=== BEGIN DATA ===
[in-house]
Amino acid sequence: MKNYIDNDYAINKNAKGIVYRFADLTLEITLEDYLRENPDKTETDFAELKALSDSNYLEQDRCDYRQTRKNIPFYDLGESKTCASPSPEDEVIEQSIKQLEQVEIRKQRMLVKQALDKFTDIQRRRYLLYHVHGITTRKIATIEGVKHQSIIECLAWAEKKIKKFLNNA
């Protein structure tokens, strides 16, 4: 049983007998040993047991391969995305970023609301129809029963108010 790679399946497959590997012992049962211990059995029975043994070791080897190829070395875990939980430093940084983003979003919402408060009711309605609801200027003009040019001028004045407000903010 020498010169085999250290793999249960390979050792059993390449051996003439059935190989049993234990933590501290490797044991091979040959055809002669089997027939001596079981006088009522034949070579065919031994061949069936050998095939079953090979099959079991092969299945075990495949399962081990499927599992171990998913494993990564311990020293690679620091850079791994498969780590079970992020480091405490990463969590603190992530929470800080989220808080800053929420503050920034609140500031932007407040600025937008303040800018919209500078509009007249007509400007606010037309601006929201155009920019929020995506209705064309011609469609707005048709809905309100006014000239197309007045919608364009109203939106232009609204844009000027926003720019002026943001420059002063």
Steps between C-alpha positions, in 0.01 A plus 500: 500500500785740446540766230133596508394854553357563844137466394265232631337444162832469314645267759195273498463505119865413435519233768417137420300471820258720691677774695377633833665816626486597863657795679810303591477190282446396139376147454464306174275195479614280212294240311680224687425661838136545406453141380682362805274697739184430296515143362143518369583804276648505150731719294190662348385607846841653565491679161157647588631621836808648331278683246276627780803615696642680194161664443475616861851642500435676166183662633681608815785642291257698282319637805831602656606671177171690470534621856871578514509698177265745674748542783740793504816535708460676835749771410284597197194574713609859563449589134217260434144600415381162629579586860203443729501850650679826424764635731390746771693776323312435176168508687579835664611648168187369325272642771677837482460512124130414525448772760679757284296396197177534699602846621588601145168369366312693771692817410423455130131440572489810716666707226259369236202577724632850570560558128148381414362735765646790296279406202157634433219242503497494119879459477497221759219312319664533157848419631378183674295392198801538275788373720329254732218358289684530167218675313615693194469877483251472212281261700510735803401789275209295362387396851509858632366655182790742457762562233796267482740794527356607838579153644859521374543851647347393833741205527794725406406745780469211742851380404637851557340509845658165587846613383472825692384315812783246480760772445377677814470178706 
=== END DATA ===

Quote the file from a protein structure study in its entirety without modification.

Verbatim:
[in-house]
Amino acid sequence: MKNYIDNDYAINKNAKGIVYRFADLTLEITLEDYLRENPDKTETDFAELKALSDSNYLEQDRCDYRQTRKNIPFYDLGESKTCASPSPEDEVIEQSIKQLEQVEIRKQRMLVKQALDKFTDIQRRRYLLYHVHGITTRKIATIEGVKHQSIIECLAWAEKKIKKFLNNA
């Protein structure tokens, strides 16, 4: 049983007998040993047991391969995305970023609301129809029963108010 790679399946497959590997012992049962211990059995029975043994070791080897190829070395875990939980430093940084983003979003919402408060009711309605609801200027003009040019001028004045407000903010 020498010169085999250290793999249960390979050792059993390449051996003439059935190989049993234990933590501290490797044991091979040959055809002669089997027939001596079981006088009522034949070579065919031994061949069936050998095939079953090979099959079991092969299945075990495949399962081990499927599992171990998913494993990564311990020293690679620091850079791994498969780590079970992020480091405490990463969590603190992530929470800080989220808080800053929420503050920034609140500031932007407040600025937008303040800018919209500078509009007249007509400007606010037309601006929201155009920019929020995506209705064309011609469609707005048709809905309100006014000239197309007045919608364009109203939106232009609204844009000027926003720019002026943001420059002063």
Steps between C-alpha positions, in 0.01 A plus 500: 500500500785740446540766230133596508394854553357563844137466394265232631337444162832469314645267759195273498463505119865413435519233768417137420300471820258720691677774695377633833665816626486597863657795679810303591477190282446396139376147454464306174275195479614280212294240311680224687425661838136545406453141380682362805274697739184430296515143362143518369583804276648505150731719294190662348385607846841653565491679161157647588631621836808648331278683246276627780803615696642680194161664443475616861851642500435676166183662633681608815785642291257698282319637805831602656606671177171690470534621856871578514509698177265745674748542783740793504816535708460676835749771410284597197194574713609859563449589134217260434144600415381162629579586860203443729501850650679826424764635731390746771693776323312435176168508687579835664611648168187369325272642771677837482460512124130414525448772760679757284296396197177534699602846621588601145168369366312693771692817410423455130131440572489810716666707226259369236202577724632850570560558128148381414362735765646790296279406202157634433219242503497494119879459477497221759219312319664533157848419631378183674295392198801538275788373720329254732218358289684530167218675313615693194469877483251472212281261700510735803401789275209295362387396851509858632366655182790742457762562233796267482740794527356607838579153644859521374543851647347393833741205527794725406406745780469211742851380404637851557340509845658165587846613383472825692384315812783246480760772445377677814470178706 